Which Joe gave his name to ‘sloppy joes’? We look at five interesting sandwiches and their lexical origins.
Having a mass many times (typically between 10⁶ and 10⁹ times) that of the sun.‘a supermassive star’
- ‘This discovery suggests that surveys of powerful supermassive black holes have so far underestimated their numbers by at least a factor of two, and possibly by up to a factor of five.’
- ‘An international team of astronomers have provided compelling evidence that we have a supermassive black hole at the centre of our galaxy.’
- ‘Although astronomers are surprised to find a blue disk of stars swirling around a supermassive black hole, they also say the puzzling architecture may not be that unusual.’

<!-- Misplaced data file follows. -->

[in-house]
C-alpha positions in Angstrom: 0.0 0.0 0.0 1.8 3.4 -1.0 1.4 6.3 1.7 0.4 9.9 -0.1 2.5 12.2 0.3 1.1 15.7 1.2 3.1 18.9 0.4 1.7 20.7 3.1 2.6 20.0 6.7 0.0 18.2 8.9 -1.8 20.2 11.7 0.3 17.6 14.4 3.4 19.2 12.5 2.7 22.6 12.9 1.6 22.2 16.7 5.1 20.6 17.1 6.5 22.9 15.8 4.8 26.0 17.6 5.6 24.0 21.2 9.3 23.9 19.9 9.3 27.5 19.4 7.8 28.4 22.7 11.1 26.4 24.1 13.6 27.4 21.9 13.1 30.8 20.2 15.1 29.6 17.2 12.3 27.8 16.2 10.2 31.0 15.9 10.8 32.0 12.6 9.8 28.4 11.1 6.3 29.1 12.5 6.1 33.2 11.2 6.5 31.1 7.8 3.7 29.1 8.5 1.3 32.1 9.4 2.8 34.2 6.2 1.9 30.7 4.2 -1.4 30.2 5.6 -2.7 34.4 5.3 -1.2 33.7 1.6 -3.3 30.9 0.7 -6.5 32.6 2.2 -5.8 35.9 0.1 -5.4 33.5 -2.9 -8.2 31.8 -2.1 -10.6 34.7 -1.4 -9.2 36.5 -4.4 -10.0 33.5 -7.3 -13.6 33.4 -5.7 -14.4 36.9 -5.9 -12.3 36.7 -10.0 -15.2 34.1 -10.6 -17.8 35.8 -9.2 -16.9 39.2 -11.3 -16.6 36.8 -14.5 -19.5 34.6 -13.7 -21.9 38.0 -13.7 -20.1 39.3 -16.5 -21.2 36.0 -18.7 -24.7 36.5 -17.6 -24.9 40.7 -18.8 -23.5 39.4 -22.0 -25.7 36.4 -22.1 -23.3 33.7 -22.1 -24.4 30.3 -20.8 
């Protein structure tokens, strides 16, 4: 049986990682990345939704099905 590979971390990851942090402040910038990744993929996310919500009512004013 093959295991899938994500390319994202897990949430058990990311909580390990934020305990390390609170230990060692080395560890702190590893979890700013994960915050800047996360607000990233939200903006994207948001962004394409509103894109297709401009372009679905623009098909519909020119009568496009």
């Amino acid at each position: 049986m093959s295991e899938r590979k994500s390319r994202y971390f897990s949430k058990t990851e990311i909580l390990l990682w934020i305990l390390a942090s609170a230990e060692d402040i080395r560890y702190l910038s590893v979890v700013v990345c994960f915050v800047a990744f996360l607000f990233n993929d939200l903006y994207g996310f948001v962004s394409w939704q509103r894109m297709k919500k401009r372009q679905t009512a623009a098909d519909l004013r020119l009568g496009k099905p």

- ‘Two types of black holes are found in the universe: stellar-mass black holes and supermassive black holes.’
- ‘But others, such as the Milky Way, would still have formed a supermassive black hole despite never being a quasar.’
We take a look at several popular, though confusing, punctuation marks.
From Afghanistan to Zimbabwe, discover surprising and intriguing language facts from around the globe.
The definitions of ‘buddy’ and ‘bro’ in the OED have recently been revised. We explore their history and increase in popularity.